Workforce management is the crucial third lever of the ADT’s people function. Unlike most western armies, the ADT features three career streams: officer, direct to SNCO and soldier. Officers are responsible and accountable for command, leadership and management. SNCO are the ‘SME’ of technique and procedure as well as the enforcers of discipline and standards. To quote Kipling, they are the ‘backbone’ of the ADT.[i] Soldiers are ‘team members’ and ‘team leaders.’

Officers comprise ~ 16,000, or 11.5% of the land force (Army’s full-time ratio is ~ 21% while for the US and British armies the ratio hovers ~ 16%). They can be further divided into ‘direct entry’ (~ 30%), former SNCO and soldiers (~50%) and ‘specialist officers’ (~20%). The principles of accessibility, opportunity, actualisation, maximising formative (regimental/Corps) experience, milestone achievement and specialisation characterise officer career management. There are five sequential phases to the officer’s career trajectory: ab initio formation; regimental/Corps experience to completion of sub-unit command; staff specialisation in a domain(s) – operations, logistics, CIS, intelligence, international relations, capability development and, of course, HRM; regimental command and senior staff roles in their selected domain; and executive appointments.

~ 41,000 SNCO constitute the second career stream. Similar principles govern this career stream. Of note is the exceptional number of SNCO who commission; some 50% of all officers (Army’s is ~ 10%). The first phase of an SNCO’s career incorporates formation and regimental/Corps experience, often as a platoon/troop commander or second-in-command. Phase 2 is when they become true SME of their craft. The third and final phase is where SNCO are designated ‘specialists’ in particular domains.

The bulk of the ADT, ~ 63,000, are soldiers. These ‘team members’ and ‘team leaders’ are recruited under contract, which remains an important mechanism for maintaining the youthfulness of the ADT. The principles of flexible engagement, accessibility, opportunity and actualisation characterise the soldier career path. Exemplifying the opportunity principle, 50% of SNCO are former soldiers. Moreover, since 2013, soldiers can apply for commissioning.

Commensurate with the Australian Army, the ADT’s people function confronts both long-standing and newfound HRM challenges. The ADT’s recruiting challenges include: establishing itself as an ‘employer of choice’ in a hyper-competitive market; converting societal respect for the ADT into career contemplation and selection; managing the expectations of an increasingly discerning target market – conceptions which are often at odds with the ADT’s values; adapting to new demographic and social characteristics; attracting soldiers, SNCO and officers who possess the aptitude to master increasingly sophisticated capabilities and new domains; exploiting the largely untapped female employment market; and increasing the proportion of officers. In terms of retention and career management challenges, the ADT seeks to improve career accessibility, flexibility, simplicity, opportunity, actualisation/satisfaction, member ‘buy-in’ and reduce ab initio, initial contract and ‘at risk’ trade attrition, while promoting the youthfulness of its workforce.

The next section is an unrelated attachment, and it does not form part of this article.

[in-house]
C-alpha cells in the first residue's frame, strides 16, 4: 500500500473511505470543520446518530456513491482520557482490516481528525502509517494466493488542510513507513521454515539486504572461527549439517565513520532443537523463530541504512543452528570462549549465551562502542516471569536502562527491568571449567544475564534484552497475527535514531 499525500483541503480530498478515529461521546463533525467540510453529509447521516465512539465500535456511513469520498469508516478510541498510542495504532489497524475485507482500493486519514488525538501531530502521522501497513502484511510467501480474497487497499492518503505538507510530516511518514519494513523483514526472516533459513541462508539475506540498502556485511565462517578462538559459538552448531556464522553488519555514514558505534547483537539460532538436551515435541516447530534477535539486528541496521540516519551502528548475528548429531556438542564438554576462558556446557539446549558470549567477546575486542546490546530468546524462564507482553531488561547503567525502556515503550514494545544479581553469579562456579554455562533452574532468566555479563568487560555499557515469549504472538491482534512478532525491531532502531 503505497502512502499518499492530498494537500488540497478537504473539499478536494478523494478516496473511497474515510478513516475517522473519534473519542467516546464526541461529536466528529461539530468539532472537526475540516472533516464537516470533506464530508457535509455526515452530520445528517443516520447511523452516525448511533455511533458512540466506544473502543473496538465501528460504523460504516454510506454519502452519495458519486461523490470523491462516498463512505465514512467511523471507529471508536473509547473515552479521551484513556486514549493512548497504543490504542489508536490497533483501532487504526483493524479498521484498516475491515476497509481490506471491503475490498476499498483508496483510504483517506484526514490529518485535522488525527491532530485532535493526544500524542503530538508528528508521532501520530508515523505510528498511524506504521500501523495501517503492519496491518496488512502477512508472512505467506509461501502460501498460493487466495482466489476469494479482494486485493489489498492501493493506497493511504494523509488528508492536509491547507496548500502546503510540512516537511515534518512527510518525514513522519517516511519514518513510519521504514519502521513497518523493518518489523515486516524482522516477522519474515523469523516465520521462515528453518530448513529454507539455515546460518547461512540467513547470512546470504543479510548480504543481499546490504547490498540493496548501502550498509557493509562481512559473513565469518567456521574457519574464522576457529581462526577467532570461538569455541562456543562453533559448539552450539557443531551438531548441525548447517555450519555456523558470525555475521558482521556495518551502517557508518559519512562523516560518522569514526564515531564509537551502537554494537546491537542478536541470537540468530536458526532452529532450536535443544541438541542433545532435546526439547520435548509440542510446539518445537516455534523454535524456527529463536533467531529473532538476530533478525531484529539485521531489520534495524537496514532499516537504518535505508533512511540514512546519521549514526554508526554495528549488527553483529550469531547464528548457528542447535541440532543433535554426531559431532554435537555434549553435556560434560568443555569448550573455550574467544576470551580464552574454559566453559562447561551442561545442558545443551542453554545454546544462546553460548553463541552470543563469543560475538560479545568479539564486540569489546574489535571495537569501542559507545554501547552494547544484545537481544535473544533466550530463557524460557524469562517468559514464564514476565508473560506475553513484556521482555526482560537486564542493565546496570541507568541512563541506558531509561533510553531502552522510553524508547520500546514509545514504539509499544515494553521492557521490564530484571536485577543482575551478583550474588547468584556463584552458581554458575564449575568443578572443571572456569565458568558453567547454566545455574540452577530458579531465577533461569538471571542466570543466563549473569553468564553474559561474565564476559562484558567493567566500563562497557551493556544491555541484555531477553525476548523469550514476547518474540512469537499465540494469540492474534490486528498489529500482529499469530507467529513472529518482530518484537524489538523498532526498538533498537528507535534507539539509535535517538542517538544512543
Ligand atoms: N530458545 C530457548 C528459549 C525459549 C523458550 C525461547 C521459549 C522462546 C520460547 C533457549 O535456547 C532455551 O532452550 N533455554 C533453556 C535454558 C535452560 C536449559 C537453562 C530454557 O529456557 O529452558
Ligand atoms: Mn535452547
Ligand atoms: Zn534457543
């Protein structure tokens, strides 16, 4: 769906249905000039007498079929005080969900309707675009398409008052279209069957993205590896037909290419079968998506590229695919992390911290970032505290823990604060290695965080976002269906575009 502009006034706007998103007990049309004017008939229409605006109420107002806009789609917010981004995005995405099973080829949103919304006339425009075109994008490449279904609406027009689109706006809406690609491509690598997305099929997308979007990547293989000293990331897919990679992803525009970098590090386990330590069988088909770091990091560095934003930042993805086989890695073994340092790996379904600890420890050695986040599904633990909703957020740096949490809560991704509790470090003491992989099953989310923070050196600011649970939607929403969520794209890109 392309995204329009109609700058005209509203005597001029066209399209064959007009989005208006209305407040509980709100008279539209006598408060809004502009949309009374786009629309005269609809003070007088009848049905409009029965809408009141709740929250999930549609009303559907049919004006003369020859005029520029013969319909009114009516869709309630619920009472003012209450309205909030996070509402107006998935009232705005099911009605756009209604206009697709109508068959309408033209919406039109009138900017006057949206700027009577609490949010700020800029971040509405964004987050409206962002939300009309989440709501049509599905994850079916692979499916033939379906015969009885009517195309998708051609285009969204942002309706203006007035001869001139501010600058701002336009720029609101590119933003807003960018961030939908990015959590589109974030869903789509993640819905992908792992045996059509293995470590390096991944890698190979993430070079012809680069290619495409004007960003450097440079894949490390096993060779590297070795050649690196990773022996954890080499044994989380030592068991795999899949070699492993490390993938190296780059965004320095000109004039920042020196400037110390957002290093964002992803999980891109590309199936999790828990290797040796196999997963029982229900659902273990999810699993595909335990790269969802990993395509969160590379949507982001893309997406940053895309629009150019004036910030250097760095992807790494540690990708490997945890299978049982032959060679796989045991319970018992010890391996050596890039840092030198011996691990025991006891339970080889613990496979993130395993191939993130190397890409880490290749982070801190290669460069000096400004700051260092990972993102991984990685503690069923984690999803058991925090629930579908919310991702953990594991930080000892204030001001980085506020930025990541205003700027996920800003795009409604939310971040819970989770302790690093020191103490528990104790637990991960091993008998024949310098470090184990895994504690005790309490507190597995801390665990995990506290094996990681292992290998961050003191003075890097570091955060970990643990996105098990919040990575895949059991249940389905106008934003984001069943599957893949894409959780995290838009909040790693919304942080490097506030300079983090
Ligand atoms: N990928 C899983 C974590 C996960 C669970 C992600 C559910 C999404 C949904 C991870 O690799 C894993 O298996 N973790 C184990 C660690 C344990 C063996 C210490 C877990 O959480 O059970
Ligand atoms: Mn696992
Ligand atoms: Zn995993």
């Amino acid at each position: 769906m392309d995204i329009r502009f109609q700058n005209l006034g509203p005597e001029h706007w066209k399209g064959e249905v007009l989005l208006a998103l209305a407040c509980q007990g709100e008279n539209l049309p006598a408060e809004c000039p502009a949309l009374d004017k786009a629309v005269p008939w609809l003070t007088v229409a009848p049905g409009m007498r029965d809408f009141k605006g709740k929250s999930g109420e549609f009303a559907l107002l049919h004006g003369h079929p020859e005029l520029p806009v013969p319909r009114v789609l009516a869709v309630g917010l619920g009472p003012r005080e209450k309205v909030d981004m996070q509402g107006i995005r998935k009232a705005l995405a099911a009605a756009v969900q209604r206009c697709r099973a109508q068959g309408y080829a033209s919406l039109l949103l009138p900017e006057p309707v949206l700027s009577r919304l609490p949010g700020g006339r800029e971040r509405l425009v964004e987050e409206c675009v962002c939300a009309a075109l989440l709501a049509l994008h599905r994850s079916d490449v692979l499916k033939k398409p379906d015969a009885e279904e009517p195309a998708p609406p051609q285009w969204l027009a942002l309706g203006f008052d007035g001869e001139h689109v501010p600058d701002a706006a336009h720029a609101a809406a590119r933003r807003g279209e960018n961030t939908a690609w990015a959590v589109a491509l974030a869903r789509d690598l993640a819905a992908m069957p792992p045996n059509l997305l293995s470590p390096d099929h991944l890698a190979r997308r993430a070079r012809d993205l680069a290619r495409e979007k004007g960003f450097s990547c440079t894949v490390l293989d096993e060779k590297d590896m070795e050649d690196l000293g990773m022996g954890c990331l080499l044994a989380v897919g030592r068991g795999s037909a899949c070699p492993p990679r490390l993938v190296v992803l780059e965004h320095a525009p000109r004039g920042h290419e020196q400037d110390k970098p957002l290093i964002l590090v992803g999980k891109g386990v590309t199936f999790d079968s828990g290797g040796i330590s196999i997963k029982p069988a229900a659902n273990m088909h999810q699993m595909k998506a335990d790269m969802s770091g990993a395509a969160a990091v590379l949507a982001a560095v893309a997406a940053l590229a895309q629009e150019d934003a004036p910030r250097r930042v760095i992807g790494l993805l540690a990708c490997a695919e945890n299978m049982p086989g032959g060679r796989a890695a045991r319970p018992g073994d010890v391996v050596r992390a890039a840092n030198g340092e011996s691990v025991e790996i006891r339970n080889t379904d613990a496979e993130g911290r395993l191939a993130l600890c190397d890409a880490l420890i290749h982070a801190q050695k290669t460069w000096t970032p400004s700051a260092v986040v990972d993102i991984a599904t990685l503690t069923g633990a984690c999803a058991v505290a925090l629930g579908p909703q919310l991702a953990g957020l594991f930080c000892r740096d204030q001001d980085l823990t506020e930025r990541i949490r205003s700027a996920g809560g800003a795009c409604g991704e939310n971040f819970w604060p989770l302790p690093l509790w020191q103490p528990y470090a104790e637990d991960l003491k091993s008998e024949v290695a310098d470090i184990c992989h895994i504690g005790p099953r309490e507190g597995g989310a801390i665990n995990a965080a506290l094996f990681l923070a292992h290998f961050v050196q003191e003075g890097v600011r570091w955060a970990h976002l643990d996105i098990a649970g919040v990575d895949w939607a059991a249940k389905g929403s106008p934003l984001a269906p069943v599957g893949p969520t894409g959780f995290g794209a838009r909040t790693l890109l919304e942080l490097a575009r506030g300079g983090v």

In response to these challenges, like Army, the ADT has initiated its most significant HRM reform in over a generation. This transformation, implementing between 2020 and 2023, consists of more than 50 initiatives designed to ameliorate both long-standing and newfound challenges. Via this reform, the ADT aims to ensure its people continue to provide a competitive edge: ‘the keystone to its current and future readiness.’ Explanation of each initiative is beyond the intent and scope of this piece. However, of note, the ADT’s HRM reform is coherent with broader structural, modernisation, concept, process and training transformation. In fact, the multi-faceted reform agenda is inextricably interdependent. Achieving such consistency is easier said than done.

Perhaps less attention grabbing than other key functions, HRM is probably ‘first amongst equals’ in contributing to land force capability. According to most armies, people always come first. While the HRM distinctions between the Australian Army and the ADT are self-evident, salient points of convergence are equally apparent. These similarities justify routine HRM benchmarking within the broader bilateral partnership.

[i] From Rudyard Kipling’s ‘The ‘eathen.’

The views expressed in this article and subsequent comments are those of the author(s) and do not necessarily reflect the official policy or position of the Australian Army, the Department of Defence or the Australian Government.